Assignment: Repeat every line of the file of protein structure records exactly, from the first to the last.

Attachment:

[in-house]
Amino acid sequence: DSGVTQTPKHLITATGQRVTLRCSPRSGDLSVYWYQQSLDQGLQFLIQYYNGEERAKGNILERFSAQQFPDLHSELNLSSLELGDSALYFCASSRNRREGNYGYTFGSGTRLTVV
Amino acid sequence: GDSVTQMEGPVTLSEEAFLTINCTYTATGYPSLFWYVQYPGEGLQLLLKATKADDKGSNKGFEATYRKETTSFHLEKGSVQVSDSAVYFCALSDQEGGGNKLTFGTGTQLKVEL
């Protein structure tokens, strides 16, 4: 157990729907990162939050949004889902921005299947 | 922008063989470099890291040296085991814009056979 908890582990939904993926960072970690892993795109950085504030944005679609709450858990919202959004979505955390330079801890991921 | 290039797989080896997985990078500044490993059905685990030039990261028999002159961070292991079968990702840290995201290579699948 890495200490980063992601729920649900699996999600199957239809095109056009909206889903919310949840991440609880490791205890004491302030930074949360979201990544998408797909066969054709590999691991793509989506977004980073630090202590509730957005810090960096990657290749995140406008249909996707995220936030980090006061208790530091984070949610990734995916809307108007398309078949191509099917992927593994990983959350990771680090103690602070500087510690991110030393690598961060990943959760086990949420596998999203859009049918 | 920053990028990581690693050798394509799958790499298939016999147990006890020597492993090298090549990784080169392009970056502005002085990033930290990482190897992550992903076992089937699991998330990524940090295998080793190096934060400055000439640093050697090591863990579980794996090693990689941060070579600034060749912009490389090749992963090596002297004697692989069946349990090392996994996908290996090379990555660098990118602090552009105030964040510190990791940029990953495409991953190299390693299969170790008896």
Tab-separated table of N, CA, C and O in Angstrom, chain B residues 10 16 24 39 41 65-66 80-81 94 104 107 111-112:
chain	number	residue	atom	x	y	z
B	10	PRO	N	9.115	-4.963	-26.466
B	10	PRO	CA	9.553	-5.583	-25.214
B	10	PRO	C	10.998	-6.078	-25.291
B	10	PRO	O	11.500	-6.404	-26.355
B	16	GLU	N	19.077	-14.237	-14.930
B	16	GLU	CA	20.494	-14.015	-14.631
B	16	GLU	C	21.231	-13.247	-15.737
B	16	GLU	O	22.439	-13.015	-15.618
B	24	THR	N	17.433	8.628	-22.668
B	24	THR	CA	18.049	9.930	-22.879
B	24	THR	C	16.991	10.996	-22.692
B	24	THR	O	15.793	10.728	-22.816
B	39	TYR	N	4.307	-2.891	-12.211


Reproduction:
[in-house]
Amino acid sequence: DSGVTQTPKHLITATGQRVTLRCSPRSGDLSVYWYQQSLDQGLQFLIQYYNGEERAKGNILERFSAQQFPDLHSELNLSSLELGDSALYFCASSRNRREGNYGYTFGSGTRLTVV
Amino acid sequence: GDSVTQMEGPVTLSEEAFLTINCTYTATGYPSLFWYVQYPGEGLQLLLKATKADDKGSNKGFEATYRKETTSFHLEKGSVQVSDSAVYFCALSDQEGGGNKLTFGTGTQLKVEL
């Protein structure tokens, strides 16, 4: 157990729907990162939050949004889902921005299947 | 922008063989470099890291040296085991814009056979 908890582990939904993926960072970690892993795109950085504030944005679609709450858990919202959004979505955390330079801890991921 | 290039797989080896997985990078500044490993059905685990030039990261028999002159961070292991079968990702840290995201290579699948 890495200490980063992601729920649900699996999600199957239809095109056009909206889903919310949840991440609880490791205890004491302030930074949360979201990544998408797909066969054709590999691991793509989506977004980073630090202590509730957005810090960096990657290749995140406008249909996707995220936030980090006061208790530091984070949610990734995916809307108007398309078949191509099917992927593994990983959350990771680090103690602070500087510690991110030393690598961060990943959760086990949420596998999203859009049918 | 920053990028990581690693050798394509799958790499298939016999147990006890020597492993090298090549990784080169392009970056502005002085990033930290990482190897992550992903076992089937699991998330990524940090295998080793190096934060400055000439640093050697090591863990579980794996090693990689941060070579600034060749912009490389090749992963090596002297004697692989069946349990090392996994996908290996090379990555660098990118602090552009105030964040510190990791940029990953495409991953190299390693299969170790008896």
Tab-separated table of N, CA, C and O in Angstrom, chain B residues 10 16 24 39 41 65-66 80-81 94 104 107 111-112:
chain	number	residue	atom	x	y	z
B	10	PRO	N	9.115	-4.963	-26.466
B	10	PRO	CA	9.553	-5.583	-25.214
B	10	PRO	C	10.998	-6.078	-25.291
B	10	PRO	O	11.500	-6.404	-26.355
B	16	GLU	N	19.077	-14.237	-14.930
B	16	GLU	CA	20.494	-14.015	-14.631
B	16	GLU	C	21.231	-13.247	-15.737
B	16	GLU	O	22.439	-13.015	-15.618
B	24	THR	N	17.433	8.628	-22.668
B	24	THR	CA	18.049	9.930	-22.879
B	24	THR	C	16.991	10.996	-22.692
B	24	THR	O	15.793	10.728	-22.816
B	39	TYR	N	4.307	-2.891	-12.211